A girl named Gloriosa sees her mate Virginia stealing a bit of sugar and she makes an oblique reference to the theft in company of other girls. The accused then offers to teach her during an exam. It seems a fair exchange—that is, until they are caught.
An early incident in the remarkable Our Lady of the Nile, which is based on Scholastique Mukasonga’s similarly titled novel, might be familiar to most people with first-hand experience of secondary school.
A girl named Gloriosa sees her mate Virginia stealing a bit of sugar and she makes an oblique reference to the theft in company of other girls. The accused then offers to teach her during an exam. It seems a fair exchange—that is, until they are caught. Blame goes this way; blame goes that way. What goes unspoken is the ethnic and classist undertone in the exchange. They are from different ethnic groups and Gloriosa is the daughter of a minister.
The place is a catholic school for girls, the country is Rwanda. The period is the 1970s. The school is headed by a white Mother Superior and around it is a white man with a plantation farm.
When the white man Mr Fontenaille hangs a drawing of one of the schoolgirls on a tree, another one goes to his home to ask for a drawing of herself. But Mr Fontenaille is more interested in her sidekick Modesta.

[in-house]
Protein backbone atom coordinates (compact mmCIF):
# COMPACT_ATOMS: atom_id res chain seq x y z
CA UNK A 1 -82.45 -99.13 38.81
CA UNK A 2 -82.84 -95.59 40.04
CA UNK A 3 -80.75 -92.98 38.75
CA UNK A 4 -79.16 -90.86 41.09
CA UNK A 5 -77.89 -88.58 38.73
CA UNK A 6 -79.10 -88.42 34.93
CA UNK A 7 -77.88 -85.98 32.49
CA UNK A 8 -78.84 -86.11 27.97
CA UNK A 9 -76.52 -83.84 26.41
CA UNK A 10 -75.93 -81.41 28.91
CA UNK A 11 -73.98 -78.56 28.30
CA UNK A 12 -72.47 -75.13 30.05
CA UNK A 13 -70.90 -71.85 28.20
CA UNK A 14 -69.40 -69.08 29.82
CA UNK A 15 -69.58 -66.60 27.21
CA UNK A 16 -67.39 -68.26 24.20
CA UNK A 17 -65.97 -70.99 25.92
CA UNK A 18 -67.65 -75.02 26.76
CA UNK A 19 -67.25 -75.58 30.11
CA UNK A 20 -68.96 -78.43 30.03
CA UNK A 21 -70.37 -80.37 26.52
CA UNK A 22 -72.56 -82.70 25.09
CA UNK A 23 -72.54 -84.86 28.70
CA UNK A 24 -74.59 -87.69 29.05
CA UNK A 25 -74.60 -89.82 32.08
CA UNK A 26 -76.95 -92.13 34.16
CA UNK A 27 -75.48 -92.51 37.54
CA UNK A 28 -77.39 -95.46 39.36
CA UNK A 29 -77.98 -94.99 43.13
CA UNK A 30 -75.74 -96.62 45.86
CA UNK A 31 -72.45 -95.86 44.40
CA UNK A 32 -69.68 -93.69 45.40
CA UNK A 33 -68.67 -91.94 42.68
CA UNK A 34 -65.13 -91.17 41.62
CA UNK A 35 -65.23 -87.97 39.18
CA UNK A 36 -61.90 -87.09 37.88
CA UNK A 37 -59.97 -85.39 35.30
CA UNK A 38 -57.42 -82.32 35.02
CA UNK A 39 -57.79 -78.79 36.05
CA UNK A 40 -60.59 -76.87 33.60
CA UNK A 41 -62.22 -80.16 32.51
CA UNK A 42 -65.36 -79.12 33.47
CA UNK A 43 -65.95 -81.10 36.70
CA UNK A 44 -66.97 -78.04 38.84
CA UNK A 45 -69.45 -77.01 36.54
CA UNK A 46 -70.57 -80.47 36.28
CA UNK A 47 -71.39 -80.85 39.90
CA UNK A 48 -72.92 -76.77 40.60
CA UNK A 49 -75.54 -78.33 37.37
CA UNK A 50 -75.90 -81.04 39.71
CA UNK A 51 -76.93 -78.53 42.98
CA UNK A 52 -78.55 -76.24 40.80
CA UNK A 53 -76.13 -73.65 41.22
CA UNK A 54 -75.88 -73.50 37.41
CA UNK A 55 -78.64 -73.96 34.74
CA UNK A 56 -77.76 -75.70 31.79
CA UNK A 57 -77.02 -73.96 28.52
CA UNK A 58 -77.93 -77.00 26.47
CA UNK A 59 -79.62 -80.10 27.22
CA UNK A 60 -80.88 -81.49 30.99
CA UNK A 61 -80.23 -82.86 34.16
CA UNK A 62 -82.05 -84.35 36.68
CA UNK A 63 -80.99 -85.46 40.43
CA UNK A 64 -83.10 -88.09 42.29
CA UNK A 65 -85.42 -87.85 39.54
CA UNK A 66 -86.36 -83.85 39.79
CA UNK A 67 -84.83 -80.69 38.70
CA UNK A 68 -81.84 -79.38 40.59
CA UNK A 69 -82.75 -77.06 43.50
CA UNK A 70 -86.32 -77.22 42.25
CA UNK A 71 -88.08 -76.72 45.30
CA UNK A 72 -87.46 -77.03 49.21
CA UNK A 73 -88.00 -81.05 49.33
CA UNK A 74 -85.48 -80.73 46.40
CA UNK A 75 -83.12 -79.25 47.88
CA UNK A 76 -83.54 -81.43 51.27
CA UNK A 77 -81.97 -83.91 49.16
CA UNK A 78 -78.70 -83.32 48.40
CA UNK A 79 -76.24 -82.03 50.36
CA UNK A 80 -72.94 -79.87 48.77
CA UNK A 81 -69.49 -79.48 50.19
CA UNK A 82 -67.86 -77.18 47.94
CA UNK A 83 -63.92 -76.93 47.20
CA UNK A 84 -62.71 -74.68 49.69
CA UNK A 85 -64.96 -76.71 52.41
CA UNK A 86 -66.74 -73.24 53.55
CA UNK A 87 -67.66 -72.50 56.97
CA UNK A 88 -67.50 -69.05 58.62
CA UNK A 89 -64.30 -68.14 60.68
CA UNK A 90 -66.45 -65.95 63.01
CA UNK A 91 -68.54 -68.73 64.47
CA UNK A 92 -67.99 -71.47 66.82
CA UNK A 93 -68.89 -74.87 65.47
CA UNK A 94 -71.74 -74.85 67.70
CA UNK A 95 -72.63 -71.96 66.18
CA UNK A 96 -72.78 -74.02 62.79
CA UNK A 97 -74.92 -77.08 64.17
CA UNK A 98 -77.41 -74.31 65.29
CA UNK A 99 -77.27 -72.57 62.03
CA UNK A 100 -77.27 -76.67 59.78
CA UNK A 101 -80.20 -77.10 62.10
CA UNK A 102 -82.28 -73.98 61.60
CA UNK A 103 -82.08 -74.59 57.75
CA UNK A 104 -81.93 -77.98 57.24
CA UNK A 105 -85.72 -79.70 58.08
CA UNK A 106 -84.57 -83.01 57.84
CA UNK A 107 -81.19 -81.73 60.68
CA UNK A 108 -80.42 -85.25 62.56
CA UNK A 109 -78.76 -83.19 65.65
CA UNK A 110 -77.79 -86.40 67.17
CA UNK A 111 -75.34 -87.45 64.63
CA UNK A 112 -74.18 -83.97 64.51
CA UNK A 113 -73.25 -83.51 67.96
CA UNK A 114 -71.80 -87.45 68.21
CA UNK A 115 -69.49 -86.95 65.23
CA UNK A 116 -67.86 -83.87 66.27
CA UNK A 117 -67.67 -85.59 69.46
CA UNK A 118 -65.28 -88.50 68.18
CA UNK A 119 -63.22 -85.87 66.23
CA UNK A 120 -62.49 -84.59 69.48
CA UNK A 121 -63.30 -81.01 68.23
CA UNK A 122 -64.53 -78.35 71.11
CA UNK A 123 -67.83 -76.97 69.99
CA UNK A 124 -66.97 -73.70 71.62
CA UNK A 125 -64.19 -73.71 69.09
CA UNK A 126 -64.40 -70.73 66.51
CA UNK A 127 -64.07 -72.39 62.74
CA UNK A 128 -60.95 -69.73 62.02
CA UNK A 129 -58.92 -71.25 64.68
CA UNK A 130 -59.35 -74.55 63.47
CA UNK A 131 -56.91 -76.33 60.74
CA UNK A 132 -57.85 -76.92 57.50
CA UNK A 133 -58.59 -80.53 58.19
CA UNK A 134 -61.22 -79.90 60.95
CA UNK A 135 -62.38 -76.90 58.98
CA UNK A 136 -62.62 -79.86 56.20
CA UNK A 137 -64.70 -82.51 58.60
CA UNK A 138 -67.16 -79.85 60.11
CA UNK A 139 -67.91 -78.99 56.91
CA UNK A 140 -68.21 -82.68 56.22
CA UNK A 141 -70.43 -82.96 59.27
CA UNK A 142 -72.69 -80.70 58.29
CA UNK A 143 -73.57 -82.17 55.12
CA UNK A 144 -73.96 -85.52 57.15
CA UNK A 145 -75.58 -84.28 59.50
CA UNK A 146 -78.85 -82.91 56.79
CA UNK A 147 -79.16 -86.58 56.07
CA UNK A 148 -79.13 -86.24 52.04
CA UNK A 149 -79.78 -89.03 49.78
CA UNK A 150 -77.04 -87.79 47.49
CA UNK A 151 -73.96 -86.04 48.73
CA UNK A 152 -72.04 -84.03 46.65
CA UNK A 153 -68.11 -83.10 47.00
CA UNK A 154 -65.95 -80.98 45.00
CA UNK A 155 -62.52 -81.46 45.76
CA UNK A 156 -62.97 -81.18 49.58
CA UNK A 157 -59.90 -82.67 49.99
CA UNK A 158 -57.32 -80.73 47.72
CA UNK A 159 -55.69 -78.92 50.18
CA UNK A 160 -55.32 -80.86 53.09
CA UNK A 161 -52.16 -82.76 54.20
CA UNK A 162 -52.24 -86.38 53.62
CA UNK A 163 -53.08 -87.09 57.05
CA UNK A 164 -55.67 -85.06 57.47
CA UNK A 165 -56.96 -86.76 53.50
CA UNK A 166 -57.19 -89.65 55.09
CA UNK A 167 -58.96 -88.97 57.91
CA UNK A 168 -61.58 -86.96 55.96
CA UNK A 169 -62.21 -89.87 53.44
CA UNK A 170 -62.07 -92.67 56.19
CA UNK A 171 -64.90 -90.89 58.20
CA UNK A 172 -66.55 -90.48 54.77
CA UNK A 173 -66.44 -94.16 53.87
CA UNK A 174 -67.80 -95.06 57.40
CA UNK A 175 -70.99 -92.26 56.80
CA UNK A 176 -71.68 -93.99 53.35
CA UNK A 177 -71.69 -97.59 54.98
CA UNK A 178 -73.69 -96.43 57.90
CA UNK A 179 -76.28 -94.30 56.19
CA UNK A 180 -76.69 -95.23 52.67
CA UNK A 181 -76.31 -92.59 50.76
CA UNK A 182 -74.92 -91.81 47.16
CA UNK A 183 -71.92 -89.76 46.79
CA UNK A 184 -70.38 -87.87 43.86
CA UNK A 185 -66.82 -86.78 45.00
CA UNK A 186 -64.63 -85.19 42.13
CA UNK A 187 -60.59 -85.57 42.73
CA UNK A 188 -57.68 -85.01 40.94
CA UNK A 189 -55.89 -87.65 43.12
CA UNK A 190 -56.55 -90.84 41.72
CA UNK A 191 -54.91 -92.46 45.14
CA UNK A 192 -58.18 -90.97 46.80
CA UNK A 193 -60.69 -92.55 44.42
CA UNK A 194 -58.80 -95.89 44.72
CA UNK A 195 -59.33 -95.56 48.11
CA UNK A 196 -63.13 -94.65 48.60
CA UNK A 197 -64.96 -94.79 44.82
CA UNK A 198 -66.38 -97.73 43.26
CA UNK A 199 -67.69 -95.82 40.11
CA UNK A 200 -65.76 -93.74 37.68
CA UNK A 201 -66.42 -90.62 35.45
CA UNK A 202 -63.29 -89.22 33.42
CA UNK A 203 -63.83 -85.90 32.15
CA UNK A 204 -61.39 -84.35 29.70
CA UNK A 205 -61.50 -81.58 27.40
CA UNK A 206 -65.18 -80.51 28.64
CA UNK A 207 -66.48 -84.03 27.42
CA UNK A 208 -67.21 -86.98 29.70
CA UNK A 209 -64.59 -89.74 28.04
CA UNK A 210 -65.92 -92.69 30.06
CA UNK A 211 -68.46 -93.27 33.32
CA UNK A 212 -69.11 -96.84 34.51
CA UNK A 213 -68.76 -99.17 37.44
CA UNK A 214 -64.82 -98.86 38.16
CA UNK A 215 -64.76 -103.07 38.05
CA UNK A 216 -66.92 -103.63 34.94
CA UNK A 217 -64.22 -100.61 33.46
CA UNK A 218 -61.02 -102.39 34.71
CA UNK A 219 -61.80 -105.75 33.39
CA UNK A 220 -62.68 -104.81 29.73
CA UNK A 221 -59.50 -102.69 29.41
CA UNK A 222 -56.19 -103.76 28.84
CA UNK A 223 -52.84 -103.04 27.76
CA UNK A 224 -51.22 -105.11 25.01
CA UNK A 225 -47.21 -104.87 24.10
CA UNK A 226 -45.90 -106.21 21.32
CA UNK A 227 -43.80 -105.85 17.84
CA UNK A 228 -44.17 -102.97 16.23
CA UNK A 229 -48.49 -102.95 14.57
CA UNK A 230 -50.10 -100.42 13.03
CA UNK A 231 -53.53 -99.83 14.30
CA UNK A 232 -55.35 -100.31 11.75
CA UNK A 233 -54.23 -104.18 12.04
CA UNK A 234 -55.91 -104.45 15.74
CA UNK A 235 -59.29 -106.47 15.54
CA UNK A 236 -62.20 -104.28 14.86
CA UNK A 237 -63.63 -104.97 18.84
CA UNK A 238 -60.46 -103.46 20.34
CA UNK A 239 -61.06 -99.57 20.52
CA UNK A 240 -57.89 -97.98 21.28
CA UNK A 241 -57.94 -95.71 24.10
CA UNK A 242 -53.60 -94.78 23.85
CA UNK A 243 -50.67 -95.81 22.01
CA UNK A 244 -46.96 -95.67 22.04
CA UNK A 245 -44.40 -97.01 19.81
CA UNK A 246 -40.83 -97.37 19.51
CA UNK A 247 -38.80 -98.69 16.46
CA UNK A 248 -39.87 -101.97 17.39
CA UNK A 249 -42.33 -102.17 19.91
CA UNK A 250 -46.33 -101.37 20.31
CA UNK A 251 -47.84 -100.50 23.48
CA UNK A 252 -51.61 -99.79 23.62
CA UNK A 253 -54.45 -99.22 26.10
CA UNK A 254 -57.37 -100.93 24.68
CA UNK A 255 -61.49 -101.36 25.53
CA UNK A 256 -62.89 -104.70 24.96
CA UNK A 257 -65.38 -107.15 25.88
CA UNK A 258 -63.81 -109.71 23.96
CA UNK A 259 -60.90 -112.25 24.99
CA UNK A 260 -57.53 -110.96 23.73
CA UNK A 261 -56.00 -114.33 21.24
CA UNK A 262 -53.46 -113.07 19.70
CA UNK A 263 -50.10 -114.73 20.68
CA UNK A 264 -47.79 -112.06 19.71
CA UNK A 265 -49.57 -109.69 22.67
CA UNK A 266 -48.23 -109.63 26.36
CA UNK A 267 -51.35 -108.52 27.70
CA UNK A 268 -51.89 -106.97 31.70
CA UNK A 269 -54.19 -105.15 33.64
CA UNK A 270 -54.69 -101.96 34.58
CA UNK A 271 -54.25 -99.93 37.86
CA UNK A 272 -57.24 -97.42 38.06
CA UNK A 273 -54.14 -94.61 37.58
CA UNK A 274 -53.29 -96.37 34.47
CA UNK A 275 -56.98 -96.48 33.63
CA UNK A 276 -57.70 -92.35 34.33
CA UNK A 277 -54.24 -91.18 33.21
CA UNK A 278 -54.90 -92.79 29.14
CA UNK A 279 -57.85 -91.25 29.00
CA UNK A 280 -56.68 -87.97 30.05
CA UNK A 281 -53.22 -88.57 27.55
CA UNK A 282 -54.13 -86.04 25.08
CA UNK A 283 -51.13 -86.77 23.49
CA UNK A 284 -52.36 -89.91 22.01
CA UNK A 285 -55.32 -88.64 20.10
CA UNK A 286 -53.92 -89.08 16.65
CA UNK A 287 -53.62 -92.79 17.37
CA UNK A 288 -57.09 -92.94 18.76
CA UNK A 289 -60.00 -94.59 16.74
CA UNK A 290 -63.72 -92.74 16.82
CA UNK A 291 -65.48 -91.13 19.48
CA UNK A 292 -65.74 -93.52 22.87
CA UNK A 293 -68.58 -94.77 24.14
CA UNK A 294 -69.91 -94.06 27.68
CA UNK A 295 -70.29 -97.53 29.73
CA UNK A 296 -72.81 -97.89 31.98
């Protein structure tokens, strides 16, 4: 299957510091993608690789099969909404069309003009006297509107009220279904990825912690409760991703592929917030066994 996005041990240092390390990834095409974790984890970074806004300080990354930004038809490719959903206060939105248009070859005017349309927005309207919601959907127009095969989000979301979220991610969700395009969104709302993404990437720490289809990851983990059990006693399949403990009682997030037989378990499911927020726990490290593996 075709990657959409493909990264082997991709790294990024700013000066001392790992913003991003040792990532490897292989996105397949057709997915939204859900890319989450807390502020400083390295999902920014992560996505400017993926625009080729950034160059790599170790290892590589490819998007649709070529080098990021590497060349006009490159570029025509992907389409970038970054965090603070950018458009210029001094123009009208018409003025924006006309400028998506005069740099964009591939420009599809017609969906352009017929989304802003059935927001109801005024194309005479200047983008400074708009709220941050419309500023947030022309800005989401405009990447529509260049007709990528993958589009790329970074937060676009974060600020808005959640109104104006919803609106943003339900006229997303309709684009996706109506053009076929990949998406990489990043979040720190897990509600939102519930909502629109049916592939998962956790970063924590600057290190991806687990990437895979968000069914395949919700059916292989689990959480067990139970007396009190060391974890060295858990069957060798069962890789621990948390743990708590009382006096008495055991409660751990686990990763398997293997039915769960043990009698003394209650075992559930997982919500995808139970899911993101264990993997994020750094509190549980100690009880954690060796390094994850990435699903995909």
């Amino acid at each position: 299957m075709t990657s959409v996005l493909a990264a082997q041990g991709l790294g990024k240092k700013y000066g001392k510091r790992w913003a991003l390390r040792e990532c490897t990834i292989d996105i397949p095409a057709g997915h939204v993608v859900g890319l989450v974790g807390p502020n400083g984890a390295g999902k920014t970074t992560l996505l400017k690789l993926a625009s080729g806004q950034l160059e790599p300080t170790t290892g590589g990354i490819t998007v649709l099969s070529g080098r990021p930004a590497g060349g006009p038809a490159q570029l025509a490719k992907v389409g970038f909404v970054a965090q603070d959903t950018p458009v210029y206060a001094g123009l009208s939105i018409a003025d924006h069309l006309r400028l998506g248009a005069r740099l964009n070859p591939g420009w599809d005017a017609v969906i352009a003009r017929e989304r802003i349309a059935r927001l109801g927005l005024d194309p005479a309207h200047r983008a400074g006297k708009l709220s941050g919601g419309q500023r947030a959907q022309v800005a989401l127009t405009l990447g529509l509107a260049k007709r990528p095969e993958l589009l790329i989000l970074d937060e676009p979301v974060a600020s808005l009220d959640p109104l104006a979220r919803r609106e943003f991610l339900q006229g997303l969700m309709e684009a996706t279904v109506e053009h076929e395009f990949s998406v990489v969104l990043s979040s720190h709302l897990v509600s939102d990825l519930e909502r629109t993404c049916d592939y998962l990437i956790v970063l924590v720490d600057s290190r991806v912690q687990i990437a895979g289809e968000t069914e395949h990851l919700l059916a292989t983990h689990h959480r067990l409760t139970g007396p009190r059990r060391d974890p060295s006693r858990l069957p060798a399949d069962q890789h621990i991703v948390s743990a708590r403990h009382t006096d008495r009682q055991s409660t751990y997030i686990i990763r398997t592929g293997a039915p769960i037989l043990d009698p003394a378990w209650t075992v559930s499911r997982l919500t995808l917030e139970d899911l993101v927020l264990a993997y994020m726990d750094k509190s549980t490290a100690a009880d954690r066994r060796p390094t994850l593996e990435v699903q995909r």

These apparently small incidents play out against the tribal politics out in the larger world of adults. But, of course, the girls have inherited some of the adult bigotry so that as they leave school for a vacation, one girl calls her mates “cockroaches”. The pair of girls she is referring to are Tutsis and apparently are the only girls of their ethnicity in the school.
If the idea of Hutus and Tutsis in one space lends itself to the inevitability of violence, it is because of what the world knows now. But in most of the period inhabited by the titular school, the genocide was in the future and for many of the characters, the coming violence was a rumour.
What director Atiq Rahimi shows in this impeccably cinematographed picture is how the roots of what sweeps a country can be generated from what, in different circumstances, are harmless actions. Sometimes the villain isn’t a monster. It is an ambitious schoolgirl with hand-me-down dreams of ethnic superiority.
Parents might ruin their children, as an English poet once wrote. It turns out they can also ruin a country.
Our Lady of the Nile is showing at the 2019 AFRIFF and is scheduled to screen on Thursday, 14th November, 2019.
Filmhouse Landmark, Screen 4